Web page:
Monday, November 30, 2009

SPACE: 1999 Comics by Cuti & Staton

The first two issues of Charlton Comics' Space: 1999 series, based on the 1976-77 syndicated television show, were drawn by my pal and collaborator, Joe Staton, and written by Nicola Cuti, who was on staff at the Derby, CT publisher - and was/is a tremendous fan of space opera.

The first issue featured an abbreviated adaptation of the show's pilot episode "Breakaway," called "Moonless Night." Cuti and Staton manage to strip down the TV episode to fit the comic book format while still maintaining the suspense and most important action. Issue #2 is an original story, "Survival," which actually foreshadows author Barry Longyear's "Enemy Mine" (the basis of the 1985 Dennis Quaid/Louis Gossett film), as it has Commander Koenig and a hostile alien both stranded on a barren planet where they are forced to work together - and trust each other - in order to survive. Cuti's scripts are fast-paced and the characters are pretty much in character. Staton's art is (as always) cartoony, but appealing. His Eagles are a bit too rounded for my tastes, but overall he does a good job of capturing the 1999 universe.

Both issues are graced with marvelous watercolor cover paintings by Staton. Issue #1 features very nice likenesses of Martin Landau and Barbara Bain, while #2 is an effective action shot set against a blazing, red alien sky.

I'm pretty sure that Space: 1999 was the comic that made me a Staton fan, even though he only provided the art on the first two issues. John Byrne took over after that. At twelve, I was a huge fan of the show (still am) and I read and re-read my original copies of these issues until they fell apart. I think that helped me recognize Joe's name and style, so that when I discovered his work on E-Man (also in partnership with Cuti) and the 70's Justice Society and Green Lantern books from DC, I knew who he was.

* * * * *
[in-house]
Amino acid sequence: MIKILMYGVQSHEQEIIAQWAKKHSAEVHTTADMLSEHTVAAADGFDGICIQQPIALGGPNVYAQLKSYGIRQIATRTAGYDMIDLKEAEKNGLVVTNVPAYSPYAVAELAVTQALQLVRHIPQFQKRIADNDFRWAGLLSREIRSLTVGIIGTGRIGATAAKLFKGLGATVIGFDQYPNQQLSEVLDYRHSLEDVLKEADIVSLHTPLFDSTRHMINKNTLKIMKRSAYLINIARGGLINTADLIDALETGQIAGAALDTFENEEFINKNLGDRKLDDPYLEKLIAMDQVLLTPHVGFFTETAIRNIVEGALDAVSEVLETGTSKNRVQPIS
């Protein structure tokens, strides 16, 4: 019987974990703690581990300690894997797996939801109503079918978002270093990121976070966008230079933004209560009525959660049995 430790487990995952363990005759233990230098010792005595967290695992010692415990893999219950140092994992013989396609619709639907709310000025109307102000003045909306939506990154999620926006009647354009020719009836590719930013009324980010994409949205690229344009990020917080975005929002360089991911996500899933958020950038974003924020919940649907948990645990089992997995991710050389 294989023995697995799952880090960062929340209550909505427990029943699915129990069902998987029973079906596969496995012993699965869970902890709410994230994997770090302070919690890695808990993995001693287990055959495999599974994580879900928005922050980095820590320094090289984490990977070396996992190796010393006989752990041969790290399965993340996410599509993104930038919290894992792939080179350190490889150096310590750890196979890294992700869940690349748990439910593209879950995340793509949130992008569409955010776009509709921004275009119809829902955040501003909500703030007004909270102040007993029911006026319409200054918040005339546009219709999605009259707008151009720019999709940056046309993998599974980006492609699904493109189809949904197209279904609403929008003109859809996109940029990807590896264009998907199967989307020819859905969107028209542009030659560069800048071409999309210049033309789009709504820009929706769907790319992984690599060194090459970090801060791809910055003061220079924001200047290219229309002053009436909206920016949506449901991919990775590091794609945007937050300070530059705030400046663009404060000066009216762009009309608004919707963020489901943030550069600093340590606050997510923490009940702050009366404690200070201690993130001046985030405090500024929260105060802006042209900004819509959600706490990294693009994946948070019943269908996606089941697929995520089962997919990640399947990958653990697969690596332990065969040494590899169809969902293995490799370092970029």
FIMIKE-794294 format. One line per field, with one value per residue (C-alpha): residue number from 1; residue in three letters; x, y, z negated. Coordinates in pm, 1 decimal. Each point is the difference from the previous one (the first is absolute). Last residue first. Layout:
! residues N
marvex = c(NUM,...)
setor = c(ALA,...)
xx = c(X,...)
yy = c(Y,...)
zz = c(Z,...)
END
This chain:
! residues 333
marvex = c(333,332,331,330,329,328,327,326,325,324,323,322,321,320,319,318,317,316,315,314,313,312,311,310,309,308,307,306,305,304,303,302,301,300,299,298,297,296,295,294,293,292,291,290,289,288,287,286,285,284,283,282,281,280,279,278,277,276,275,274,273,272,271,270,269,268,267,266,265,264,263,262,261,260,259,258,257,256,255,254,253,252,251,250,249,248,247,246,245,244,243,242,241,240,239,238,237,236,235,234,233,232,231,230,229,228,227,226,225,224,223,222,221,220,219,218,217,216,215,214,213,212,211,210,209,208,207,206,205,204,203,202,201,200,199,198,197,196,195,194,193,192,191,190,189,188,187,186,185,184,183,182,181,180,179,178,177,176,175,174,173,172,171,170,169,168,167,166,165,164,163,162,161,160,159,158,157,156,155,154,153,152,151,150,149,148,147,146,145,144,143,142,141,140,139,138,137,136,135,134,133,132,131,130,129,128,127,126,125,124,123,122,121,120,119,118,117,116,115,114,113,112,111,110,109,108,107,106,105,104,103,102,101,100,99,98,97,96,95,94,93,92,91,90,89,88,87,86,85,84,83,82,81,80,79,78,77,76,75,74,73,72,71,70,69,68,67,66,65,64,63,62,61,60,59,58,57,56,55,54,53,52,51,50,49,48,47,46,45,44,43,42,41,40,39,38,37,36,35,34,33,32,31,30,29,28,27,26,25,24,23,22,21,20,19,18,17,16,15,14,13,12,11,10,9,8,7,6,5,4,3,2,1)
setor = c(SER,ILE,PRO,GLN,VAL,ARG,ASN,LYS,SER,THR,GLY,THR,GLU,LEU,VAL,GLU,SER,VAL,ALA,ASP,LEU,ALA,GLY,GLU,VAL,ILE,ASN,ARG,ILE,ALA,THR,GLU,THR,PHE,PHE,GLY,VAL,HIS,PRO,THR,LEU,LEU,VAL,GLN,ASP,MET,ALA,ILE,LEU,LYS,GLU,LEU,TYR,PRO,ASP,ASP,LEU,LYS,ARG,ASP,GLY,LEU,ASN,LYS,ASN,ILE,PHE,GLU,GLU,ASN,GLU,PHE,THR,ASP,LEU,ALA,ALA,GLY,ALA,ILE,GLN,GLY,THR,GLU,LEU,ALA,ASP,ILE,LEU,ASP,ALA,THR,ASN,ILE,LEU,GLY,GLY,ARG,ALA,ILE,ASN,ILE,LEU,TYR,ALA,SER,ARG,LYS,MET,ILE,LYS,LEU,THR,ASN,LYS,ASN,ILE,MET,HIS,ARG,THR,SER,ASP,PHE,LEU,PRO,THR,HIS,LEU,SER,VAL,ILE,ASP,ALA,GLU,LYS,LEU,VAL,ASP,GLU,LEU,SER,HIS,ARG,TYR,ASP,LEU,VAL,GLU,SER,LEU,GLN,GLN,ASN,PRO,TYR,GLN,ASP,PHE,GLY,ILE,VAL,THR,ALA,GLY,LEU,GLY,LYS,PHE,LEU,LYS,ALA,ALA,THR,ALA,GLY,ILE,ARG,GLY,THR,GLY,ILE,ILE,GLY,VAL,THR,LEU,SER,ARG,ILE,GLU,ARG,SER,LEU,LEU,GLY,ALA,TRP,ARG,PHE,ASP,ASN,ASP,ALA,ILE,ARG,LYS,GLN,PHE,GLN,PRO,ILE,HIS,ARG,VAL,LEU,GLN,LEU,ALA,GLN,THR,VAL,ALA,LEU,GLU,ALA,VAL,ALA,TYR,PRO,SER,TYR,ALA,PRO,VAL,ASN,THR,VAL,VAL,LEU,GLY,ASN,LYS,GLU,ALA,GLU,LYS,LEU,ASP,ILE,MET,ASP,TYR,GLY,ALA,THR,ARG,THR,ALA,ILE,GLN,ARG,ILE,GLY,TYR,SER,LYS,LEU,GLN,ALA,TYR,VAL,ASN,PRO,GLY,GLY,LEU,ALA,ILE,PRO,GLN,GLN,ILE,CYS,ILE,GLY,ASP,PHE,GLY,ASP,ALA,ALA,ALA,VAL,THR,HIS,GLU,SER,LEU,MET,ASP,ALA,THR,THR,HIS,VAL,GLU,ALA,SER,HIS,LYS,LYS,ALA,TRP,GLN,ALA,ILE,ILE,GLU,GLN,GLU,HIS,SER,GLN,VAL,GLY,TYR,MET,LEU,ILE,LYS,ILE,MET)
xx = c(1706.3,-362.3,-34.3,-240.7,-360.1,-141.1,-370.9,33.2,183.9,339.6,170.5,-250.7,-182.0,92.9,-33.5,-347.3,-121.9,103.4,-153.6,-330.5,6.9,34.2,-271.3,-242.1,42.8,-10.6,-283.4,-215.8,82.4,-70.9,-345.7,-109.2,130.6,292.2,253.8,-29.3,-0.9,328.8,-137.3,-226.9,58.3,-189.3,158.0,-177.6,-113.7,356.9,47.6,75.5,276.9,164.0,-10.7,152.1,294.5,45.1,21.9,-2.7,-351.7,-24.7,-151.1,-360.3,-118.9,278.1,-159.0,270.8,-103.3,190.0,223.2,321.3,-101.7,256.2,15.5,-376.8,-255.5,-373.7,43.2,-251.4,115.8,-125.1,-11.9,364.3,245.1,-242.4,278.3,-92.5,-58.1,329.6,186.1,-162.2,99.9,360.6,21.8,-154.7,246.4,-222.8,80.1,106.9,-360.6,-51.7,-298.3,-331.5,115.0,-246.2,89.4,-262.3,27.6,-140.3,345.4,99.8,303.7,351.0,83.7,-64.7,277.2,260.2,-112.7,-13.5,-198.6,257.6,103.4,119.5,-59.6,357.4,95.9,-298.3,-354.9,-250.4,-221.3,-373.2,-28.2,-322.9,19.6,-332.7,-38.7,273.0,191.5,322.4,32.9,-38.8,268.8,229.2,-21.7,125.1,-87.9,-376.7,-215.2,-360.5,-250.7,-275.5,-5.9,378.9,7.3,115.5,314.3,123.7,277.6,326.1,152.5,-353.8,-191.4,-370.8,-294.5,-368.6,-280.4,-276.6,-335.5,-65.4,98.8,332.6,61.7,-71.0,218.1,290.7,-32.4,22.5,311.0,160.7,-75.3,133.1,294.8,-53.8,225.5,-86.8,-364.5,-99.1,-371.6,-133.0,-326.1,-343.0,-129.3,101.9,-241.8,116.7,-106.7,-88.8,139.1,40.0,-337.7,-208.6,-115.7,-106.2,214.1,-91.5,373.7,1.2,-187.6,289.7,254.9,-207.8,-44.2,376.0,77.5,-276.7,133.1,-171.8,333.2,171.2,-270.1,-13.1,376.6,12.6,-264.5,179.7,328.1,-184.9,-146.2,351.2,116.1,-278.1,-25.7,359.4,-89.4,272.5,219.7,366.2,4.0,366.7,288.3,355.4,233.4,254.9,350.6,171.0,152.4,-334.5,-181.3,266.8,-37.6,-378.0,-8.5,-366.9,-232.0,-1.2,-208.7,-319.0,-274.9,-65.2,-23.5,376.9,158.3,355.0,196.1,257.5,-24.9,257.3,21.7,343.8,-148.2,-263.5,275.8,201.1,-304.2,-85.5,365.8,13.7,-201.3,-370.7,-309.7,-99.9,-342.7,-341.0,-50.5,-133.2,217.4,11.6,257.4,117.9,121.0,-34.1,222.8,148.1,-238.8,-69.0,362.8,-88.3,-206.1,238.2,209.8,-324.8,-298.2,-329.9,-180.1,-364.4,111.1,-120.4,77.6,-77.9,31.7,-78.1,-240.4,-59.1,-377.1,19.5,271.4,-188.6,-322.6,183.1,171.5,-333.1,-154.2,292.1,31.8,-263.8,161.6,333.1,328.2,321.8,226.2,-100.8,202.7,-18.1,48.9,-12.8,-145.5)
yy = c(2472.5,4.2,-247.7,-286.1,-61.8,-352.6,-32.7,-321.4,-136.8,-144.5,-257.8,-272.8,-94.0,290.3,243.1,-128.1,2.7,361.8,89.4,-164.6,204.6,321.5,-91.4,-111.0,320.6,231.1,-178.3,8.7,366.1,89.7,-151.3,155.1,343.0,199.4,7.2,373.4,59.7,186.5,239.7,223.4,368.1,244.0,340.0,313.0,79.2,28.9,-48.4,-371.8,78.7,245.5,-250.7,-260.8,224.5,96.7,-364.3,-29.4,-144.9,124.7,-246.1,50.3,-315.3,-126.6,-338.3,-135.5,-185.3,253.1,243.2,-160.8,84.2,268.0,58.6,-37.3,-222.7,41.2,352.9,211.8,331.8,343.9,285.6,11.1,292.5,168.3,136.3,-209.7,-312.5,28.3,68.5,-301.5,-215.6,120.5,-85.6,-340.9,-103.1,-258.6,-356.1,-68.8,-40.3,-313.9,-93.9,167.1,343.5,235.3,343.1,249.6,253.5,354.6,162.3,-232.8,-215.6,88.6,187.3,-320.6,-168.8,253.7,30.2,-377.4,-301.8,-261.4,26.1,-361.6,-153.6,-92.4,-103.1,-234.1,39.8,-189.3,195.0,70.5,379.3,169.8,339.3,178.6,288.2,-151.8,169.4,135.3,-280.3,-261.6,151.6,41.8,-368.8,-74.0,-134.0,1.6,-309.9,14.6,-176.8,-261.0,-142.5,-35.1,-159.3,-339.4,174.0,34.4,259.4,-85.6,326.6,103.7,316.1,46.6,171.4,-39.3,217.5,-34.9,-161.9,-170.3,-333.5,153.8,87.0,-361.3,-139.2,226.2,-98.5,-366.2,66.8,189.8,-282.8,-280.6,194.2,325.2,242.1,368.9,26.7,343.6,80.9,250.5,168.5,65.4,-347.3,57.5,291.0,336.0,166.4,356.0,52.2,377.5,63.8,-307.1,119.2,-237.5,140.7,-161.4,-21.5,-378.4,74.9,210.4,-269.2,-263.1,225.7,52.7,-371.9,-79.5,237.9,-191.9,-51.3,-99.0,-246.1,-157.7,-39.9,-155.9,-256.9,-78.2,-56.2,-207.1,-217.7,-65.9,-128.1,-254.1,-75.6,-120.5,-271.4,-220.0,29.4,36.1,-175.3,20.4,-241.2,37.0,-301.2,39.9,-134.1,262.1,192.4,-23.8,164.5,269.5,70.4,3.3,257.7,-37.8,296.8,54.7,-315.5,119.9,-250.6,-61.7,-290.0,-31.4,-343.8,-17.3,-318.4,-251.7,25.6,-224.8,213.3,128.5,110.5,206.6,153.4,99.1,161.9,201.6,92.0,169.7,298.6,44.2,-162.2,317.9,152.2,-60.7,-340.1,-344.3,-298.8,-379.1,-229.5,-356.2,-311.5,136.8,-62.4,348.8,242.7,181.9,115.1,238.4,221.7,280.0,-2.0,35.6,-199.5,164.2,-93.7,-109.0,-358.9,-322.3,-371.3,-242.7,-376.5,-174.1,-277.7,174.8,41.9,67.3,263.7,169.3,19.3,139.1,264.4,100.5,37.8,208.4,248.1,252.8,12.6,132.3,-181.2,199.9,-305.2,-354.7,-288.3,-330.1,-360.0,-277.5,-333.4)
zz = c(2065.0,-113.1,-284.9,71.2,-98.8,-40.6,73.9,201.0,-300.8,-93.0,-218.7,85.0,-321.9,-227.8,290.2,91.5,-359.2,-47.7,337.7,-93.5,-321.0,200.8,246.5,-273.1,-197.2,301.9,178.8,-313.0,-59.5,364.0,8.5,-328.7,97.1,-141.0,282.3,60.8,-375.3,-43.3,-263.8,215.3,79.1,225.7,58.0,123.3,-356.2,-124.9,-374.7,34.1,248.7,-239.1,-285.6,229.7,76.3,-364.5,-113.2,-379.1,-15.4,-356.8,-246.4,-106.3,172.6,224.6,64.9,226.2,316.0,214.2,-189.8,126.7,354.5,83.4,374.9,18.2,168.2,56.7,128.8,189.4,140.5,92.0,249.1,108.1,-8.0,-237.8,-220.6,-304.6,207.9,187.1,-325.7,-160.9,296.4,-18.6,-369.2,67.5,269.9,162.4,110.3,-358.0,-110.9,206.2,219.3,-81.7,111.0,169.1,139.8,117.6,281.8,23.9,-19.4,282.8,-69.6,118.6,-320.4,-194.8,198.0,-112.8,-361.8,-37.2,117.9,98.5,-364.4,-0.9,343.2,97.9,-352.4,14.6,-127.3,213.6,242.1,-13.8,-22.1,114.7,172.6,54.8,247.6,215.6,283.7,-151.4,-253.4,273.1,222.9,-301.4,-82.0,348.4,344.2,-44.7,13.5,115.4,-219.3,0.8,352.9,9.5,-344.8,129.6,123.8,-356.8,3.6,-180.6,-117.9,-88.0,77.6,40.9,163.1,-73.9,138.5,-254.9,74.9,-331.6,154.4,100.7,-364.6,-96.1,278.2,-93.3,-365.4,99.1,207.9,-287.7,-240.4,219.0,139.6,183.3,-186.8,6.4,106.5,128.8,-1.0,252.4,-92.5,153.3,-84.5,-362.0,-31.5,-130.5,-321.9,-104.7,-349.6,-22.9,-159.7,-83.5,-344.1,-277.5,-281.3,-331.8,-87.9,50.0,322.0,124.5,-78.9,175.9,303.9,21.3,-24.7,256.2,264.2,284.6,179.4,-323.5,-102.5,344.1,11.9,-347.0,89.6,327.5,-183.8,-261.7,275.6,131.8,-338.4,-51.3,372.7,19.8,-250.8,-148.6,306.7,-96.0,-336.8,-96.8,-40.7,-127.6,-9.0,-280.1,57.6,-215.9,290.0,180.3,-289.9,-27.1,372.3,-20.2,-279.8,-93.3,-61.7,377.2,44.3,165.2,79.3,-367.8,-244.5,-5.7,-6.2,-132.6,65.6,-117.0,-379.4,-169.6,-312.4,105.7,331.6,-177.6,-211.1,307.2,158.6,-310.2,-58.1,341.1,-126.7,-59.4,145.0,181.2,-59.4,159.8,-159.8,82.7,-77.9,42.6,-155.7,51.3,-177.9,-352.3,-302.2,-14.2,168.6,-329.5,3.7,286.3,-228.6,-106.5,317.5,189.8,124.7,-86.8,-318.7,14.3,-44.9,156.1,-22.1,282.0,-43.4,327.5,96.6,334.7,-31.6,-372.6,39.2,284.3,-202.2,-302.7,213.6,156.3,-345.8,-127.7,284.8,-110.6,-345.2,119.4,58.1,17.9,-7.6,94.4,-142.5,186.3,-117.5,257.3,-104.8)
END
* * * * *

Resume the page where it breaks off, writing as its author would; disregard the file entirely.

Charlton's comic book of Space: 1999 ran a total of seven issues. I'll cover the later, John Byrne issues and it's black & white companion magazine (8 issues) in future posts.


  1. Though not a big purchaser of non-Super hero comics in the 70s, I did buy both issues 1 & 2 of Space:1999. Stanton was an original when it came to style. Somehow he had a bit (just a bit) of a Jack Cole vibe. Good post Chris.
    best, r/e

  2. Enjoyed Staton (& Byrne & Boyette's) run on the color books, where they provided a marked contrast in style to Gray Morrow's ultra-realistic art on the b/w magazine (also by Charlton).
    It's interesting to note the differences between the color & b/w versions of "Breakaway" & "Metamorph"...

  3. Dear Chris,

    Thanks for the nice comments about my "" scripts. I try to write according to the media and talking heads might be okay for horror (pun intended) but not for space opera and as you mentioned I am a big fan of space opera.
    By the way, working with a talent like Joe Staton, who also happens to be one heck of a nice guy as well, has always been a pleasure. I never have to worry about how my scripts will turn out. Joe adds so much to them I almost feel I should just say a word or two and just sit back and let him do his stuff.



  4. I still have issue #1 still in pretty good condition and now resting comfy in a plastic bag. Great read and great art!